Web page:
“This Is 40” Movie Review

     A lot of people don't realize "This Is 40" is only Judd Apatow's fourth directorial outing.  The Apatow name has become somewhat household within the realm of mainstream comedy ever since the director's breakout hit "The 40 Year Old Virgin".  This is not only because of that film, but also for several credits as producer and writer in such films as "Step Brothers", "Bridesmaids", and "Get Him To The Greek" among many others. As a result the descriptive phrase "Apatow Comedy" has been created and there is a lot of expectation when we see his name headlining a film in some capacity.  Apatow's latest effort is billed as a "sort of" sequel to his second film "Knocked Up".  A few years after the events in that film, we now get a very detailed look into the lives of Pete and Debbie, whom you may remember were friends of the characters played by Seth Rogen and Katherine Heigl in the first film.

     This is truly an Apatow family affair and it's easy for one to believe the vast majority of the film is based on true events in his family's life since Debbie is played by his real life wife, Leslie Mann, and the two kids are played by his real life daughters, Maude and Iris.  Essentially standing in Apatow's place is Paul Rudd, who plays Pete, the father of the family.  For nearly three hours, "This Is 40" doesn't tell a real story, rather it seems to be a glimpse of random, though chronological, events in this family's life.  As a result, we get a mixed bag of the standard ups and downs husbands and wives go through with themselves, as well as their kids.  Perhaps the biggest issue many will have with this film are the problems these people face really seem to be minor as compared to the problems people are facing across the country.

     Pete owns an independent record label and Debbie operates a designer clothing store.  They live in a sprawling Los Angeles home that appears to be professionally decorated and kept up by a maid.  The rooms these people inhabit hardly look lived in.  Within the bliss that is their rich neighborhood, fancy cars, and electronic gadgets they find time to argue about Pete's affinity for playing "Words With Friends" while sitting on the toilet and the kids have temper tantrums when the parents take away their "Wi-Fi".  Hardly the likely problems of the average person living paycheck to paycheck, but I suppose tis the life of those in the LA entertainment industry.

     With the lack of any kind of narrative, Apatow simply jumps around from situation to situation, always putting his protagonists in a position where the age of 40 will come up.  Debbie still has a number 38 on her birthday cake and refuses any kind of birthday situation.  Pete reveals and finally begins to care about his cholesterol being 305, likely because of his constant gorging on cupcakes and other sweets.  The couple is seemingly growing apart and admit more than once they are together for their kids and not for each other.  During the film's running time, Pete and Debbie seemingly ride a relationship roller coaster where we see them having fun during a weekend trip to Laguna Beach, only to come back to reality at the first sign of trouble with their kids. For many of us, this seems all to familiar and if "This Is 40" proves one thing, it's that money doesn't solve problems.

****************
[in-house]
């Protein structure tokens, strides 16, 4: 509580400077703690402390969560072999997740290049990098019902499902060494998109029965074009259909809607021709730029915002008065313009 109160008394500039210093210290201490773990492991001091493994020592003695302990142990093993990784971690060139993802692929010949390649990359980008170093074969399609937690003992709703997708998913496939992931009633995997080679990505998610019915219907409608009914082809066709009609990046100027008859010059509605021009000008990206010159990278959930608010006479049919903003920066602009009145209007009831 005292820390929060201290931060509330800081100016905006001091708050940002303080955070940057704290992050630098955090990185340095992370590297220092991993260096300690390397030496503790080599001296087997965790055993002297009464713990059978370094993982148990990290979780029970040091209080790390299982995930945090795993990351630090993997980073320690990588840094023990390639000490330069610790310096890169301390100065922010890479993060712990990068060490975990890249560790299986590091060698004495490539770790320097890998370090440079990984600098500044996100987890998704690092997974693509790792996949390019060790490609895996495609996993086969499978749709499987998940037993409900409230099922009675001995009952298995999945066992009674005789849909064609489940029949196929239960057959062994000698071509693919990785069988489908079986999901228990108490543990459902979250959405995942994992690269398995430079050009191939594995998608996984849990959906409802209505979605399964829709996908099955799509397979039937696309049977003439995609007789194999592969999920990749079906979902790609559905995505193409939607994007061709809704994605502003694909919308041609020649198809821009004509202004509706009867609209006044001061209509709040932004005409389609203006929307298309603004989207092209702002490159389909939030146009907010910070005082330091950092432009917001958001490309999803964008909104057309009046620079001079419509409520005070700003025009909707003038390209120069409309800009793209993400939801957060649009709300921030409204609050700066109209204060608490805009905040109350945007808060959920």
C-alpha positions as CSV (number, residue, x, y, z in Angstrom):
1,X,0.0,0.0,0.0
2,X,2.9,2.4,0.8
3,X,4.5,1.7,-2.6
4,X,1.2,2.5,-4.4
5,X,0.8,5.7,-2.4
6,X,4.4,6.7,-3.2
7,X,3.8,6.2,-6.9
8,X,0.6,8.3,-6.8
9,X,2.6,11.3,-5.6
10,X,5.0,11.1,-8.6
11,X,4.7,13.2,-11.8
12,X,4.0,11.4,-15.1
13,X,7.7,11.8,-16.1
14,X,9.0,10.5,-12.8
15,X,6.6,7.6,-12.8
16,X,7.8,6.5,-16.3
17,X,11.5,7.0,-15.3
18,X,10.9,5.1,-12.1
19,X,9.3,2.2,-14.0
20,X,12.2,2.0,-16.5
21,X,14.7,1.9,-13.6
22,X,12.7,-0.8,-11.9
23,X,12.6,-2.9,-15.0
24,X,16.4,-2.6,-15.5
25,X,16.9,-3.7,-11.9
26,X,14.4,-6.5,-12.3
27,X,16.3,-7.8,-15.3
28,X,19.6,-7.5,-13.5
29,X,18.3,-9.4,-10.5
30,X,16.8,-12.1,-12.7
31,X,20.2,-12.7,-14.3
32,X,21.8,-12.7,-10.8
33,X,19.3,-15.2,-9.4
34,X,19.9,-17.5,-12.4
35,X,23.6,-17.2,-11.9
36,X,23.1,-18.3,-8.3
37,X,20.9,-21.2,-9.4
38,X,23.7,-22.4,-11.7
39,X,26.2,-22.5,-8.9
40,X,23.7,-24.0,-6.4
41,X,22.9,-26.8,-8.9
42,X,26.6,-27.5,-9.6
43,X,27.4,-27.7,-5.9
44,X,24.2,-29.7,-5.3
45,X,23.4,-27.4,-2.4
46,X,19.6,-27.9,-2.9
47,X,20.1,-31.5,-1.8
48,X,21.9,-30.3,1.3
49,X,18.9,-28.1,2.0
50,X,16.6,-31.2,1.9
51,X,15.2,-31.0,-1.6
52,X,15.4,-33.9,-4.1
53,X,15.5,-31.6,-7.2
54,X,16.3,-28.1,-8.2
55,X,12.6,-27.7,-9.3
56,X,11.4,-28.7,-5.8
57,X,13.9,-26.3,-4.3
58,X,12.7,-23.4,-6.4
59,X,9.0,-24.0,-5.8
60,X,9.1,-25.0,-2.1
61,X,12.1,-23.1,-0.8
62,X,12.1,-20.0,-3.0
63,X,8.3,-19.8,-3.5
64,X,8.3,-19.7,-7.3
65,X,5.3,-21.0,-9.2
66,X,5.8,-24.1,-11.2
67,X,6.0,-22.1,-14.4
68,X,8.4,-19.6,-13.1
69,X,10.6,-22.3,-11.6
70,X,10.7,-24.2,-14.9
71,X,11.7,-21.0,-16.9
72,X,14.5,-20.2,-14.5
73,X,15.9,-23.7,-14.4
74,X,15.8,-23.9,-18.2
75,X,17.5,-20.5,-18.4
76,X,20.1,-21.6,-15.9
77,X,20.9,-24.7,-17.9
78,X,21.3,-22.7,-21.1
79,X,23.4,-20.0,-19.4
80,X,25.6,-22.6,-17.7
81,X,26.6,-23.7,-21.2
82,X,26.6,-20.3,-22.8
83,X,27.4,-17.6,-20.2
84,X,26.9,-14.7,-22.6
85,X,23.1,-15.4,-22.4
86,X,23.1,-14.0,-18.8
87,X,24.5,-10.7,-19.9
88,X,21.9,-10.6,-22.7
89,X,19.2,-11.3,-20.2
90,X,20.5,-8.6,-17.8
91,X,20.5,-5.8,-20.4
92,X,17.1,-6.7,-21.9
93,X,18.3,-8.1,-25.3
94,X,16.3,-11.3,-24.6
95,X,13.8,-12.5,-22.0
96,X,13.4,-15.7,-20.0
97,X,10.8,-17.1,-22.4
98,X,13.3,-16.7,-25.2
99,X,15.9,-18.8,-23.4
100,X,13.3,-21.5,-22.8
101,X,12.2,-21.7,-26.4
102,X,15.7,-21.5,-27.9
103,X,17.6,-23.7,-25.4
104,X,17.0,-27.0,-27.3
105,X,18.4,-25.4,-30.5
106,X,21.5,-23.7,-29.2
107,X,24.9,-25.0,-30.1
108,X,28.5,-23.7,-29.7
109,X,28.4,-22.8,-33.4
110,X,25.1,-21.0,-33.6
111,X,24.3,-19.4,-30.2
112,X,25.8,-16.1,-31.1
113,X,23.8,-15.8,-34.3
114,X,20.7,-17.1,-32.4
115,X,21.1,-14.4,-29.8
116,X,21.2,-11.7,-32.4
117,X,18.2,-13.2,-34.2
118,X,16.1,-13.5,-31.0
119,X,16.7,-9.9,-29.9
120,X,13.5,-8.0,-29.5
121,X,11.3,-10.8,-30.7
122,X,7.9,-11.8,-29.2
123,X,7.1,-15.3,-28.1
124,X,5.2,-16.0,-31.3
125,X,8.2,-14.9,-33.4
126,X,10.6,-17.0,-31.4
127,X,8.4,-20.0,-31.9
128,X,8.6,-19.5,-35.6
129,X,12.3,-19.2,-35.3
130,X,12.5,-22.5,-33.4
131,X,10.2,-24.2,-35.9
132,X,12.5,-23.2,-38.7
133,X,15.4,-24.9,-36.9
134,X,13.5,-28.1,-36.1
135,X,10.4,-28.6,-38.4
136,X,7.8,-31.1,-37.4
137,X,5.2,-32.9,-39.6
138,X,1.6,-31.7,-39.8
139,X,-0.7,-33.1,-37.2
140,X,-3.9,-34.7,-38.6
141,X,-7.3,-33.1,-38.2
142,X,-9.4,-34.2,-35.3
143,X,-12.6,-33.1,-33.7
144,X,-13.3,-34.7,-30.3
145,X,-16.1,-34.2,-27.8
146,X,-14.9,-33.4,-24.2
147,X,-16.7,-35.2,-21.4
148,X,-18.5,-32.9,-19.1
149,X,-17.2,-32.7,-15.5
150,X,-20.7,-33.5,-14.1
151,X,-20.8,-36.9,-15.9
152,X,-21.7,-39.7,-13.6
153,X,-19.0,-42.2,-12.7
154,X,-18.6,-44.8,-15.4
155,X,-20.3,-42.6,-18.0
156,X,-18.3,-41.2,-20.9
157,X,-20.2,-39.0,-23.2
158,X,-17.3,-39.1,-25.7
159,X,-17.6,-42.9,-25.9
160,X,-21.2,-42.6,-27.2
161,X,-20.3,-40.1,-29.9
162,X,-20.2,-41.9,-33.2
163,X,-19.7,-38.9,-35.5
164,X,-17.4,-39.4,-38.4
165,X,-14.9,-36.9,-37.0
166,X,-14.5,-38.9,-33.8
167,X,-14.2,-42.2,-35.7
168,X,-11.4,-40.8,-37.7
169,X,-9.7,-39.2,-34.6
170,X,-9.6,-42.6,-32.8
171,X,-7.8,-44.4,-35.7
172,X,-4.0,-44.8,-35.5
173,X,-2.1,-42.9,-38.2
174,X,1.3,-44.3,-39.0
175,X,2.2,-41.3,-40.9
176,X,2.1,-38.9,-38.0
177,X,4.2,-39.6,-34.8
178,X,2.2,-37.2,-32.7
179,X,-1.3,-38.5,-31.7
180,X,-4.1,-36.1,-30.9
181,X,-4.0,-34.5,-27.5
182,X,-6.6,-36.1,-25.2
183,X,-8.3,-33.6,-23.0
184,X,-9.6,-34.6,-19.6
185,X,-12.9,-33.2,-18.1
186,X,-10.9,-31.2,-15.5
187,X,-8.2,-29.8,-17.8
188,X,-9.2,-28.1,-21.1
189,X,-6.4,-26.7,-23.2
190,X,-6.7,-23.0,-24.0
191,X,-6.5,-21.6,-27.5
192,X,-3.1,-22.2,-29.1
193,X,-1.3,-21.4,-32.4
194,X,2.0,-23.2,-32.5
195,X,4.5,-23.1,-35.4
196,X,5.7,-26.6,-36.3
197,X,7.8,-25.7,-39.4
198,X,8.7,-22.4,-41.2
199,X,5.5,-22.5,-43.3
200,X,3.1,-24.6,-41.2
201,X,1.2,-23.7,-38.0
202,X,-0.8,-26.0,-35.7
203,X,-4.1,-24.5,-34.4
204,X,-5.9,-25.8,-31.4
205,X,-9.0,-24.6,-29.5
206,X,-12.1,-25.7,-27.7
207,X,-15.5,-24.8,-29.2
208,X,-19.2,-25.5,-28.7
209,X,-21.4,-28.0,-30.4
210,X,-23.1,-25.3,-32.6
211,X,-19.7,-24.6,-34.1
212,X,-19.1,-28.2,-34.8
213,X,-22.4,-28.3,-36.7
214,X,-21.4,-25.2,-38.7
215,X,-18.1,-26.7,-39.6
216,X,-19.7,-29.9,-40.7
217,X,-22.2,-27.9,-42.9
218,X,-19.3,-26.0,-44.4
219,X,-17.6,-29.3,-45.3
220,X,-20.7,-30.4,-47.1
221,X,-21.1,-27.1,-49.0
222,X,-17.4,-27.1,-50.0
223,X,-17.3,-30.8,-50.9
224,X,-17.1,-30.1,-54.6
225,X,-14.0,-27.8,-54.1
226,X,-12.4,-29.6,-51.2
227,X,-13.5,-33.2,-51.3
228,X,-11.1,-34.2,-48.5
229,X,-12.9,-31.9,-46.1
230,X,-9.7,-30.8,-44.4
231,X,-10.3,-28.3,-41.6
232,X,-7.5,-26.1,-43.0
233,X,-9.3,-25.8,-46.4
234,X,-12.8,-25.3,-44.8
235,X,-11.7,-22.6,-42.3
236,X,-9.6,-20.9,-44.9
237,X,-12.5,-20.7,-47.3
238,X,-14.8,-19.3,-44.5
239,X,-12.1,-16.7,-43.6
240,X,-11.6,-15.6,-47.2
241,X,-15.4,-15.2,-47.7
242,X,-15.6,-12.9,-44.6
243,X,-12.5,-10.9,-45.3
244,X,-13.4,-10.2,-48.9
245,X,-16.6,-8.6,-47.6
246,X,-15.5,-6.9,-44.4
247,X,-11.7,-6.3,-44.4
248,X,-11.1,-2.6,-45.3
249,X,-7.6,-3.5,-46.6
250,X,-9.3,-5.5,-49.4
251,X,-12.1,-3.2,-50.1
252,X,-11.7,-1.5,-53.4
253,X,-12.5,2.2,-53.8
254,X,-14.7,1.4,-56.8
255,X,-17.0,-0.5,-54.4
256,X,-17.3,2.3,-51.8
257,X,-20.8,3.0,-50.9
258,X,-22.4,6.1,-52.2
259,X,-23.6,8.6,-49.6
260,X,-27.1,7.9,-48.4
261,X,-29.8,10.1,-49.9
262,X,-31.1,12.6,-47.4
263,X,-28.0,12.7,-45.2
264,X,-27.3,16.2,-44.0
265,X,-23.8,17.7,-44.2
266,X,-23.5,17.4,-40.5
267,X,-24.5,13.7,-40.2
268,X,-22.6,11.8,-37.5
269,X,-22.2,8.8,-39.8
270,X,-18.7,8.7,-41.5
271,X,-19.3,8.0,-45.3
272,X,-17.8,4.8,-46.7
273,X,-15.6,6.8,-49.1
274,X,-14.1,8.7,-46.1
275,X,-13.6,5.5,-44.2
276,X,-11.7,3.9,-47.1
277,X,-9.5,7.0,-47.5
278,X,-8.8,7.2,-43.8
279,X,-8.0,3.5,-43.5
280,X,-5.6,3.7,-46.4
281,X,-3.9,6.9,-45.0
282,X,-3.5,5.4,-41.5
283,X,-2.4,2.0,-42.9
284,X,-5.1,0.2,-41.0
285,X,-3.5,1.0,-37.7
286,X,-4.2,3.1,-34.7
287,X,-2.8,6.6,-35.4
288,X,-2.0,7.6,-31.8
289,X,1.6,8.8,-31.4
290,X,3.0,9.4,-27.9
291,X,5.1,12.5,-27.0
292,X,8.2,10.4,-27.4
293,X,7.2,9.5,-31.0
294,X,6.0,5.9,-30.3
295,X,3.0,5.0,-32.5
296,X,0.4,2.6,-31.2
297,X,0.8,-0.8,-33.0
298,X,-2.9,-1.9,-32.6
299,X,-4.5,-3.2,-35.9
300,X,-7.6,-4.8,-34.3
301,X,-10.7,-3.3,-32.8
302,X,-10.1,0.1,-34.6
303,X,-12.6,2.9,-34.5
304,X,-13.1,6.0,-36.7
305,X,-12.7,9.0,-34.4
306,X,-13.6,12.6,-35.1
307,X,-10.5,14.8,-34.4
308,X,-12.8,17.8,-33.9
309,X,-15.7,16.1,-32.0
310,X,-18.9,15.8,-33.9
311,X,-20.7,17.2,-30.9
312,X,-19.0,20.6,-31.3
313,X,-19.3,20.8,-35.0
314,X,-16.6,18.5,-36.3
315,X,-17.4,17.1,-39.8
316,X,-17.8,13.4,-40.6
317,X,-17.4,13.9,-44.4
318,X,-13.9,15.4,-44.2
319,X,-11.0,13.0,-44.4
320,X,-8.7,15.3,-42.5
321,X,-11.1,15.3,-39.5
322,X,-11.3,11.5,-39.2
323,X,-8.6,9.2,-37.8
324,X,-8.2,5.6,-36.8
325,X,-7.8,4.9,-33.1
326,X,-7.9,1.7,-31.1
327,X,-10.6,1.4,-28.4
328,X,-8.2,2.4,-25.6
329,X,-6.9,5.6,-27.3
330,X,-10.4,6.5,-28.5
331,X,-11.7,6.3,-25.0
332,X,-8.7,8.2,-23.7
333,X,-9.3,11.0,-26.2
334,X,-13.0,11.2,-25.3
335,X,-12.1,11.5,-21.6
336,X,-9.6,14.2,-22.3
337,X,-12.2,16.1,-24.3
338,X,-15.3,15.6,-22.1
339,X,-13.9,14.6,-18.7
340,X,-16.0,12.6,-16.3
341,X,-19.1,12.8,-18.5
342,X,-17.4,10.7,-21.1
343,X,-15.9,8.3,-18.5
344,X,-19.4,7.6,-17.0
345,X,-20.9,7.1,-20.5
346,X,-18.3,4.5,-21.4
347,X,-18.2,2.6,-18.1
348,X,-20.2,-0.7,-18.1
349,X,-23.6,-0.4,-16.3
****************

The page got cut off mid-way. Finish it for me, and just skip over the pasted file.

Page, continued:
There are other sub plots at play, though none of them really form any semblance of a story we can follow.  Debbie suspects one of her employees of having stolen $12 thousand from the store.  The employee, played by Megan Fox, is also a constant symbol of the youthful body Debbie desires throughout the film.  Pete's record label, which focuses on reviving classic artists few young people have heard of, is going under financially.  It's also revealed that Pete's father, played by Albert Brooks, has borrowed $80 thousand in the past 2 years without Debbie's knowledge.  Jason Segal appears as Debbie's personal trainer without much of an impact, though he does get a funny line near the end of the film.  Stealing the show is Melissa McCarthy, who plays a pissed off mother during a parent / teacher conference with Pete and Debbie.  Not only is her scene a laugh out load riot, it's also worth sticking around during the end credits for the outtakes from that scene.

     I'm not sure what Apatow set out to create with "This Is 40".  Perhaps he wanted to give people a glimpse into his own life in some way and he chose this film to do it.  The result isn't exactly fresh or original and it's strengths sometimes reach the heights of his better work, but it's weaknesses shine bright with no real beginning and end.  I remember watching and thinking "Where is this going?". Even when the end finally arrives, it's so random that you think it could've ended the same way an hour before.  These characters are likable, but in the end, do you really care what happens to them?  Not really.  GRADE: C